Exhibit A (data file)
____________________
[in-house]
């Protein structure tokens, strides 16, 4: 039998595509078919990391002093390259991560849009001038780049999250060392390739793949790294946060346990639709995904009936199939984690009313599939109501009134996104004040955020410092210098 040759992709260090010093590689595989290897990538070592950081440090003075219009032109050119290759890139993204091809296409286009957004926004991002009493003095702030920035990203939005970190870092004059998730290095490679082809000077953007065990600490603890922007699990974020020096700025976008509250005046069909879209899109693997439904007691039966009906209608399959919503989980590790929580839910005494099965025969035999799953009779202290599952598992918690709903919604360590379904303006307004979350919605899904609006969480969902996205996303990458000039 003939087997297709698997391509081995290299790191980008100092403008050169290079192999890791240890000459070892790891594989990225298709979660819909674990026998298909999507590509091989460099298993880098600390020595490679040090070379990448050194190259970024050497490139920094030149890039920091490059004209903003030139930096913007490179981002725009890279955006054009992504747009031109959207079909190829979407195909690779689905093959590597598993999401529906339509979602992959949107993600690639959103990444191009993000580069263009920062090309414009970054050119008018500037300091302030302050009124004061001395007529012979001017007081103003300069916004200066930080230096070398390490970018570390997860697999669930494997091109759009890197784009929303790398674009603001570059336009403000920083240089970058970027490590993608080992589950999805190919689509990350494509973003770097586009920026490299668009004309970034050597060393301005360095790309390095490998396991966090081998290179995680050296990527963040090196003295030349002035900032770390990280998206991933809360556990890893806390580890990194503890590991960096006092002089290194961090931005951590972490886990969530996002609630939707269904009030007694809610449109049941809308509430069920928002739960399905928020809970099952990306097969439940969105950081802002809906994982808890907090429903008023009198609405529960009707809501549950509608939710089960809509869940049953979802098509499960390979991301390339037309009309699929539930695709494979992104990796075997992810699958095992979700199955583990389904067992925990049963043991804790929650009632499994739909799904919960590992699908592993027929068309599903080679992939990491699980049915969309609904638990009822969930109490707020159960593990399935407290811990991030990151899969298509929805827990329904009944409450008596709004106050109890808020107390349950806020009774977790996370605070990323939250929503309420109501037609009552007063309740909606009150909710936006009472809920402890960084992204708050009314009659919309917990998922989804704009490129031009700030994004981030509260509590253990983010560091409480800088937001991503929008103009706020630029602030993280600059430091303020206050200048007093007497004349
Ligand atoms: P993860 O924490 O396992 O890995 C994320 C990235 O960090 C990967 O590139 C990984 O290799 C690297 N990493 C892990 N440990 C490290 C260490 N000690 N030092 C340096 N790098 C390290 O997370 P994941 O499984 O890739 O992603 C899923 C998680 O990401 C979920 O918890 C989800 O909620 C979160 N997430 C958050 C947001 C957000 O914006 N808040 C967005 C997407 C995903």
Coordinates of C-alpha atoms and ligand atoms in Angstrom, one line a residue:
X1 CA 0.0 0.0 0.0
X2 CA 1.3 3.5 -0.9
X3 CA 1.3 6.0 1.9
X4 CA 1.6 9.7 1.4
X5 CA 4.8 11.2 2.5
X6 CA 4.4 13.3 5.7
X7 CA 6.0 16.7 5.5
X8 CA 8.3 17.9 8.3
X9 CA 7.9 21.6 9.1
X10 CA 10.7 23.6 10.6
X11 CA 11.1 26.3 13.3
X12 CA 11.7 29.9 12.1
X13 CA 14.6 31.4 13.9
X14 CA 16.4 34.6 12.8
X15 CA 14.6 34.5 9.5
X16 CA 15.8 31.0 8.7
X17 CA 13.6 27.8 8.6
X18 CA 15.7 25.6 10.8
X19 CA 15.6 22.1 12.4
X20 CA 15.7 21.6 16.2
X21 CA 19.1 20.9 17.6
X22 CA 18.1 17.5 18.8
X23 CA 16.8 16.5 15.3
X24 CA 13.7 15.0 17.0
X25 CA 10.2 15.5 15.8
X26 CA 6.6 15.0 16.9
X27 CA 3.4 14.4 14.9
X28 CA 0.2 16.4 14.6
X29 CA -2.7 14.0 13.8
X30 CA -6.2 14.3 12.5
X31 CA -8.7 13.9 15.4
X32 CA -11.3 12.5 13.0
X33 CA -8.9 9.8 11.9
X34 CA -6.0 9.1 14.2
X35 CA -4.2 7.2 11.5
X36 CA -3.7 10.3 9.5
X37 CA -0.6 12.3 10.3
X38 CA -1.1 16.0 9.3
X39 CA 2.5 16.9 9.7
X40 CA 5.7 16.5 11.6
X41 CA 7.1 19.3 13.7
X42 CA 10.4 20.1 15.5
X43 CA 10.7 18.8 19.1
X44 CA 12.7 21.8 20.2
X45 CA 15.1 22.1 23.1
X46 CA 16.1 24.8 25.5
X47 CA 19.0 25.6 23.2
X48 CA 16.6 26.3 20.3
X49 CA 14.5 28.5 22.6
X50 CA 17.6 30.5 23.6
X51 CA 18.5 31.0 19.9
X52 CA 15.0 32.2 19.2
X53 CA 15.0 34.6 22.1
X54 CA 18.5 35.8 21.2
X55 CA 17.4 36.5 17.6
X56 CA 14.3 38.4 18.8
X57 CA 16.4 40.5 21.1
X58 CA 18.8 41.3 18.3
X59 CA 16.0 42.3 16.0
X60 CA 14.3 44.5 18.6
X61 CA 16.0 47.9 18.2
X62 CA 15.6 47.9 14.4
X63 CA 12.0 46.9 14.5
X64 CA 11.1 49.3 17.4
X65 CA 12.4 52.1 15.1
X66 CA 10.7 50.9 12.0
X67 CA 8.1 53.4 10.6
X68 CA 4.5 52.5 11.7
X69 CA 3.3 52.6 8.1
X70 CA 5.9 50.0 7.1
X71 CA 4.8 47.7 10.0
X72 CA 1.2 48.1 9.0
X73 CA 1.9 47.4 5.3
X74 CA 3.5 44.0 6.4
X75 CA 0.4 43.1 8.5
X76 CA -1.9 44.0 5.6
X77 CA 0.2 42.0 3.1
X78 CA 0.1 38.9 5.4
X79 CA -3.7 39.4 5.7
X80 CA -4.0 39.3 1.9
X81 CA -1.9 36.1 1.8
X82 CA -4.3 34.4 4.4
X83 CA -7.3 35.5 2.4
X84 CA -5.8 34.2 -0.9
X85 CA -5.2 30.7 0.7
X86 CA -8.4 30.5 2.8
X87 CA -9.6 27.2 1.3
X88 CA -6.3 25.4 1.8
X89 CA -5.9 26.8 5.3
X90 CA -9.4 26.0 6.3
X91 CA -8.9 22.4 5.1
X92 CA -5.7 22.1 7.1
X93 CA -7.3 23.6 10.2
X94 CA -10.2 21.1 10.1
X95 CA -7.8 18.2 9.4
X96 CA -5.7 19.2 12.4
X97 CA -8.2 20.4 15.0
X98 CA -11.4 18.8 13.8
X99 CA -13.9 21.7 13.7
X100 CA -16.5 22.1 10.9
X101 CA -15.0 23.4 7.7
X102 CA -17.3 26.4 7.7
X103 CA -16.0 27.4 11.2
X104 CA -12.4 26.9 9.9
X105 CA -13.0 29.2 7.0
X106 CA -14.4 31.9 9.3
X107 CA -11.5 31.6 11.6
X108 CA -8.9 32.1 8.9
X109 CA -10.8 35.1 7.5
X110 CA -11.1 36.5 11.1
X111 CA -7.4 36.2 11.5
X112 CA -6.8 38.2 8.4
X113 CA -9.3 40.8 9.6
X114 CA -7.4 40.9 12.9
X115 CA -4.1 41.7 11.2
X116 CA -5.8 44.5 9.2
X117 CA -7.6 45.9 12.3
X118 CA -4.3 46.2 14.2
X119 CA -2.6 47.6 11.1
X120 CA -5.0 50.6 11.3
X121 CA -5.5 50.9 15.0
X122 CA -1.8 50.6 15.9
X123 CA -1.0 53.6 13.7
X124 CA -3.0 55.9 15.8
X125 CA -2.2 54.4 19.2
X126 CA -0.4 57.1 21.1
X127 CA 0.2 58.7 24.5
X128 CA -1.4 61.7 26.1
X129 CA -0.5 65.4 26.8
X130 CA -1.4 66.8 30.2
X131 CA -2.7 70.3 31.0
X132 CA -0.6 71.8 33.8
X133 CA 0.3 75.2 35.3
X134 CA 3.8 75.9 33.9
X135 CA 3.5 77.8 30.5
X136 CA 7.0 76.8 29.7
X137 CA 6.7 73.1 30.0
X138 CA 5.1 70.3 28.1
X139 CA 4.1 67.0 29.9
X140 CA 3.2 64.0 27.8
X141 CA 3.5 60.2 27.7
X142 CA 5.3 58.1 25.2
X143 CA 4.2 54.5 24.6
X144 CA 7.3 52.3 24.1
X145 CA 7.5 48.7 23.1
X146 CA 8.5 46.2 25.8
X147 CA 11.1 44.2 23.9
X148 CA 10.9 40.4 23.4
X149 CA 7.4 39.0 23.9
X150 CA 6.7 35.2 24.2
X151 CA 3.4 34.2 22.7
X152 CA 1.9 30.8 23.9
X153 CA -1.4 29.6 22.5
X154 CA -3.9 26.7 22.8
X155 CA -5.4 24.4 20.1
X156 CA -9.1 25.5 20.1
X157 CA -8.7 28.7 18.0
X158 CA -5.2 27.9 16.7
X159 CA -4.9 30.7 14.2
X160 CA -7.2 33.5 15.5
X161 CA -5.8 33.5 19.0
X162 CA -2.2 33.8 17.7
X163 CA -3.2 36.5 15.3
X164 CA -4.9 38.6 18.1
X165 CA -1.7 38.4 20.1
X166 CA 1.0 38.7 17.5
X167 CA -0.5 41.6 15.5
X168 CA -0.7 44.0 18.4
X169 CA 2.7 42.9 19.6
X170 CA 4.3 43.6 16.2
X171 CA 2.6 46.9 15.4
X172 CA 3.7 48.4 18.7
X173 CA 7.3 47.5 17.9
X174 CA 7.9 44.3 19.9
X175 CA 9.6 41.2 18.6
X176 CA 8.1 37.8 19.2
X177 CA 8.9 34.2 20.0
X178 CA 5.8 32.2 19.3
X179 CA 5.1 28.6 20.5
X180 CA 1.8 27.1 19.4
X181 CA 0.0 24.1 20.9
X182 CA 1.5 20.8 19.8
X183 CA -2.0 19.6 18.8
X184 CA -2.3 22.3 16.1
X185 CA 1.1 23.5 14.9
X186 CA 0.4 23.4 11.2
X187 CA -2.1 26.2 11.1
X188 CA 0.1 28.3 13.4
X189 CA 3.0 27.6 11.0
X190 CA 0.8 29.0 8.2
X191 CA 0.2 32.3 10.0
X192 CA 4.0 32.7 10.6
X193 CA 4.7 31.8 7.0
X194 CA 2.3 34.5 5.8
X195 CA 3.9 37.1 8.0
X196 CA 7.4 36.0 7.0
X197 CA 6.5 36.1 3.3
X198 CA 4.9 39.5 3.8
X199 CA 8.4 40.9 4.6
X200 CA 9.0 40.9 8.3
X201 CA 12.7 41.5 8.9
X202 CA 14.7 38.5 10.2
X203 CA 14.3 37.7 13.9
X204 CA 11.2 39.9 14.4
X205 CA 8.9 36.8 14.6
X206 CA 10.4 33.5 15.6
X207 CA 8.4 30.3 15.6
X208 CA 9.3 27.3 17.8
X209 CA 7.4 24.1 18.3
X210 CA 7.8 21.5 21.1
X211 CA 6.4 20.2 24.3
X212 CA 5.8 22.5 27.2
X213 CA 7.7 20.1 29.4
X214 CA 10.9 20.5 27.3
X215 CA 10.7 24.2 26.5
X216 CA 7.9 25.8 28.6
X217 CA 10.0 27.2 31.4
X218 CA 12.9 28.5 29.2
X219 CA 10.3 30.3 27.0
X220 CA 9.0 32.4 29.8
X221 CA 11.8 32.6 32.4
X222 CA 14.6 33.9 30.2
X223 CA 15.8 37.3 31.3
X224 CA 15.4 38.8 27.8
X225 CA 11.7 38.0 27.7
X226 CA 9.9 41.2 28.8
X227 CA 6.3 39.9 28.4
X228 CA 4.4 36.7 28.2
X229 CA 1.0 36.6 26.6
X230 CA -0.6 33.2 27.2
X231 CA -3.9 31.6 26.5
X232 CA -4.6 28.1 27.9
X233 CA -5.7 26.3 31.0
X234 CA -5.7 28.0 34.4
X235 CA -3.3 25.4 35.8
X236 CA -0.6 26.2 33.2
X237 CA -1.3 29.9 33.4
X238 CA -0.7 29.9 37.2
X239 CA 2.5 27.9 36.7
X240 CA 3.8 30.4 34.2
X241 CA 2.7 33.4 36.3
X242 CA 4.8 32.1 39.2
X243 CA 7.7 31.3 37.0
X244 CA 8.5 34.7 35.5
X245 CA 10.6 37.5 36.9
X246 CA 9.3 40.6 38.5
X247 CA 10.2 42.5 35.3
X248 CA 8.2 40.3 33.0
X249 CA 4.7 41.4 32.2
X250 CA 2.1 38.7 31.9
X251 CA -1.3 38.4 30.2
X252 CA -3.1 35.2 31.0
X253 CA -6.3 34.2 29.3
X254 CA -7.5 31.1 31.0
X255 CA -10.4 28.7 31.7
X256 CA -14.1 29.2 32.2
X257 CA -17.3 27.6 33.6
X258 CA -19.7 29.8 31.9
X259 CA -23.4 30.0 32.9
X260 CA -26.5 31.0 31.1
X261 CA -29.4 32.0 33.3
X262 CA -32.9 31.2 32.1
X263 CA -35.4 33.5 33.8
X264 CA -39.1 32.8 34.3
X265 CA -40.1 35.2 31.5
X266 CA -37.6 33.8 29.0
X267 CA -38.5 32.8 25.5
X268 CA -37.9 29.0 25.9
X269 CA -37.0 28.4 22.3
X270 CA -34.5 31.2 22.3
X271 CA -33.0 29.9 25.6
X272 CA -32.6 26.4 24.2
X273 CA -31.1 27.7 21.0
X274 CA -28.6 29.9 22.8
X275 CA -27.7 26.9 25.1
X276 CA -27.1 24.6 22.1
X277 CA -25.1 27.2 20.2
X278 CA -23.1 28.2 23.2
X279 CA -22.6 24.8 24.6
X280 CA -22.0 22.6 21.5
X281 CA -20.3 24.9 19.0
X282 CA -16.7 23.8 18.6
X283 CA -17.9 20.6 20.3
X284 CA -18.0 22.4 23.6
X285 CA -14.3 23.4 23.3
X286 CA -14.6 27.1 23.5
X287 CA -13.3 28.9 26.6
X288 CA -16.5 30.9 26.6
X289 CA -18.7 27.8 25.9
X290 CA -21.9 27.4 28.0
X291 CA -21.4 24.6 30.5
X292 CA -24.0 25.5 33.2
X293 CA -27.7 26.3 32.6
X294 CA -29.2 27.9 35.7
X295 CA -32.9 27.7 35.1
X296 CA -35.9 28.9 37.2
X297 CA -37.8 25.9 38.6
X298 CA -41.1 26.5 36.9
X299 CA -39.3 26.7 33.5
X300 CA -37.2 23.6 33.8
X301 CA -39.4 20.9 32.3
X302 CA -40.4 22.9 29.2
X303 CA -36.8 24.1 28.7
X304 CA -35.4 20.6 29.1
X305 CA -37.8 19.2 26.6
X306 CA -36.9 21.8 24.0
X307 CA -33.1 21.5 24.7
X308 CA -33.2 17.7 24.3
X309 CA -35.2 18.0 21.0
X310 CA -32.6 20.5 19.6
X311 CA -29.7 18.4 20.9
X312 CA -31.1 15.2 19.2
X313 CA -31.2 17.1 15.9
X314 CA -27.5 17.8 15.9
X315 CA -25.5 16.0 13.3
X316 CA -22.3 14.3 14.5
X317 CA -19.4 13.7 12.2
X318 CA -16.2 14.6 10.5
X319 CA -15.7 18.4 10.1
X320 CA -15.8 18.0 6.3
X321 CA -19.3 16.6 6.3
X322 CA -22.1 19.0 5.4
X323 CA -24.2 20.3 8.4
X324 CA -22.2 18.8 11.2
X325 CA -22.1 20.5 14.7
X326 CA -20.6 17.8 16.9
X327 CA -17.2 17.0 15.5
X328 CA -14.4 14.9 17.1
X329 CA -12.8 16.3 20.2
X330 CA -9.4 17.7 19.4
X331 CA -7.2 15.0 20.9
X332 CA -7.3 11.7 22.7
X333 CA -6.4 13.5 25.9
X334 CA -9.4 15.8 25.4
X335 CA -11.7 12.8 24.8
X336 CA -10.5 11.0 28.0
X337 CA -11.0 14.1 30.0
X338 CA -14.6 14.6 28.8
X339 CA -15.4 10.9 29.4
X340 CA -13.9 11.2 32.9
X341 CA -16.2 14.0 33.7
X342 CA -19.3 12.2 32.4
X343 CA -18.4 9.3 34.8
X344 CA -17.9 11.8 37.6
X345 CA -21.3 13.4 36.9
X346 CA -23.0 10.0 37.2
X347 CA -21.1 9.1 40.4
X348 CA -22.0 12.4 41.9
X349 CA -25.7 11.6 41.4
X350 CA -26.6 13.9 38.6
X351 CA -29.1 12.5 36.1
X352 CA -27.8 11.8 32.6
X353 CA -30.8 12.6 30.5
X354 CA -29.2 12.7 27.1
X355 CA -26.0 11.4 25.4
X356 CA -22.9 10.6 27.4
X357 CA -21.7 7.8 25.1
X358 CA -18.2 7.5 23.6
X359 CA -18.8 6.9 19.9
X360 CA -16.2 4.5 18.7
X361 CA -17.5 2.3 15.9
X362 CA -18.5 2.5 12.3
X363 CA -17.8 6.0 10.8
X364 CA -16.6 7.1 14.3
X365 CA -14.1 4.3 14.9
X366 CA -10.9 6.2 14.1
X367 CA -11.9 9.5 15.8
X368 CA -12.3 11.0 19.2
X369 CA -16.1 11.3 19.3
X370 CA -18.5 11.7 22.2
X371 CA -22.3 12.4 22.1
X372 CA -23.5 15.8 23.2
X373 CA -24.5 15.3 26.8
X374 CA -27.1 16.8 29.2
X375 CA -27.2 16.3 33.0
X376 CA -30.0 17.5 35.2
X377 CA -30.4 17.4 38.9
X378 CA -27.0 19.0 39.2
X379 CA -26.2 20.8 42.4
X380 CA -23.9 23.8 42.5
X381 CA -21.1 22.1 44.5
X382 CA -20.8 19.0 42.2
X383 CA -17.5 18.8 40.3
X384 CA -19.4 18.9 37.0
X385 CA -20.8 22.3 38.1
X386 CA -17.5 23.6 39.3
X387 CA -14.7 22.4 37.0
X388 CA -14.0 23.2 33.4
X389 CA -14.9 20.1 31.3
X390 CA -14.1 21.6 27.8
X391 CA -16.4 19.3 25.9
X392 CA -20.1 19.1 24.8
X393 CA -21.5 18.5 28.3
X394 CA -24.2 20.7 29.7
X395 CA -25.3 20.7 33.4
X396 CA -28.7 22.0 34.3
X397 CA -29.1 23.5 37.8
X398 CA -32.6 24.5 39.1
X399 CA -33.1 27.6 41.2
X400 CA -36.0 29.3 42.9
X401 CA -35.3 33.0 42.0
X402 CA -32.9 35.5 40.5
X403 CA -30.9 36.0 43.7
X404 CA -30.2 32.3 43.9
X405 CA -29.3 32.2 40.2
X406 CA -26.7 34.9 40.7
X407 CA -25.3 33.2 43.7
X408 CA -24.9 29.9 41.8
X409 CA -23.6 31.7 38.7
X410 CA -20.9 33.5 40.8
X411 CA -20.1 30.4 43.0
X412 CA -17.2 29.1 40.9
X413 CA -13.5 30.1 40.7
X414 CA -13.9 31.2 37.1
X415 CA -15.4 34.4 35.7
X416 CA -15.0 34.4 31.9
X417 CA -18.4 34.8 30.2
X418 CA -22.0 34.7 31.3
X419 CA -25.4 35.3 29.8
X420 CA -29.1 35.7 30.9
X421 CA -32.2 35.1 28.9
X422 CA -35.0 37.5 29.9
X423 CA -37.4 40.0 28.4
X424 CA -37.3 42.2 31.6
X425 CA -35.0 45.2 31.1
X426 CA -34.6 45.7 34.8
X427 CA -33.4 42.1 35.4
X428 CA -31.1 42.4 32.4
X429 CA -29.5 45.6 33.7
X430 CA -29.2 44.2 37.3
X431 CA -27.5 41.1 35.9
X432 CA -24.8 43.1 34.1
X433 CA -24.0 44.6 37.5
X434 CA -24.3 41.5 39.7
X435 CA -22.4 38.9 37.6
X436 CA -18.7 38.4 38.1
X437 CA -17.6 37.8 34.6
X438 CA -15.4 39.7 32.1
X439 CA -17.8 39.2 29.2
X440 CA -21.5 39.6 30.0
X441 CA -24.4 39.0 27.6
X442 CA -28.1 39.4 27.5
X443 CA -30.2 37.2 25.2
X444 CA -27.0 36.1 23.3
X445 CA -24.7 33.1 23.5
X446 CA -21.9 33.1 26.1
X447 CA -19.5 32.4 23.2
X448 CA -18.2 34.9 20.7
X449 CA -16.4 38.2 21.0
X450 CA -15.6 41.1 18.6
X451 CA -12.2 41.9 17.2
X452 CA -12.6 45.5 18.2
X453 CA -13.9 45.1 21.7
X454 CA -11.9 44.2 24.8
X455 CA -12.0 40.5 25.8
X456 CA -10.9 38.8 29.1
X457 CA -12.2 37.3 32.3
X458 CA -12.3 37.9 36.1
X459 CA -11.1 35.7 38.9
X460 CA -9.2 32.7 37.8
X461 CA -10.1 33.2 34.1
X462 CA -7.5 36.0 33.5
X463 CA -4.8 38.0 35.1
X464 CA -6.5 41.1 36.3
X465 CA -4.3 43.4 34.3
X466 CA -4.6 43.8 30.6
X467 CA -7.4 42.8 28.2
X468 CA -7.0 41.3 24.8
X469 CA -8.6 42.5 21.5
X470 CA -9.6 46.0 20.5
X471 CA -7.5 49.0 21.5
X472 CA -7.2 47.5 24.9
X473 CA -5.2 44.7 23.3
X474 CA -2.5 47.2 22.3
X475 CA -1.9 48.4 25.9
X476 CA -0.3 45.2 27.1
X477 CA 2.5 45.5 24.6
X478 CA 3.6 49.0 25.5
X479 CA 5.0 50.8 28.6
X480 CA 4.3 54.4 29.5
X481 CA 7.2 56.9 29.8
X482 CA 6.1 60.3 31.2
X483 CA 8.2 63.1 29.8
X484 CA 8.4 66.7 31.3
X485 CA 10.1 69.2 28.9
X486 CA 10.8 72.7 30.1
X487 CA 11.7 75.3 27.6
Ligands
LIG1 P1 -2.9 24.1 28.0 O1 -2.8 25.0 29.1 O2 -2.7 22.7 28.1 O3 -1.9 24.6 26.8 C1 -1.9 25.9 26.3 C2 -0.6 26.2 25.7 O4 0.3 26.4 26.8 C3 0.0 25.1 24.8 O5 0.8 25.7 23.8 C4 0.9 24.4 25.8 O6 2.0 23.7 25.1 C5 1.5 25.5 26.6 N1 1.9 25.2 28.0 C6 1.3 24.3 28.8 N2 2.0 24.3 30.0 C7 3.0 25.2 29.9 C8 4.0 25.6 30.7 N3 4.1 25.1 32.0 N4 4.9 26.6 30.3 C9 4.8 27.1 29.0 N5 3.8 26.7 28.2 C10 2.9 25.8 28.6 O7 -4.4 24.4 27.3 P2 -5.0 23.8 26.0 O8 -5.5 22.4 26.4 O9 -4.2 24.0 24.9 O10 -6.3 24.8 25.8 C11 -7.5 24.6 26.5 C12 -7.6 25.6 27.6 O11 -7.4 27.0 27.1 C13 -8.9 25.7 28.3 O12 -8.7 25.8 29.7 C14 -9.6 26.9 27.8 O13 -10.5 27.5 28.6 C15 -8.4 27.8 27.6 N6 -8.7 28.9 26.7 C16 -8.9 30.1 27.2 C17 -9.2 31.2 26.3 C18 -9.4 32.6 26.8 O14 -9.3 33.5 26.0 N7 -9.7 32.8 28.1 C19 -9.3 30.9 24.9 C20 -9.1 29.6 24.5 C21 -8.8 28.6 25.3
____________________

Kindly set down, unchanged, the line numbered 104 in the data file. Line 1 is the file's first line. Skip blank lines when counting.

X100 CA -16.5 22.1 10.9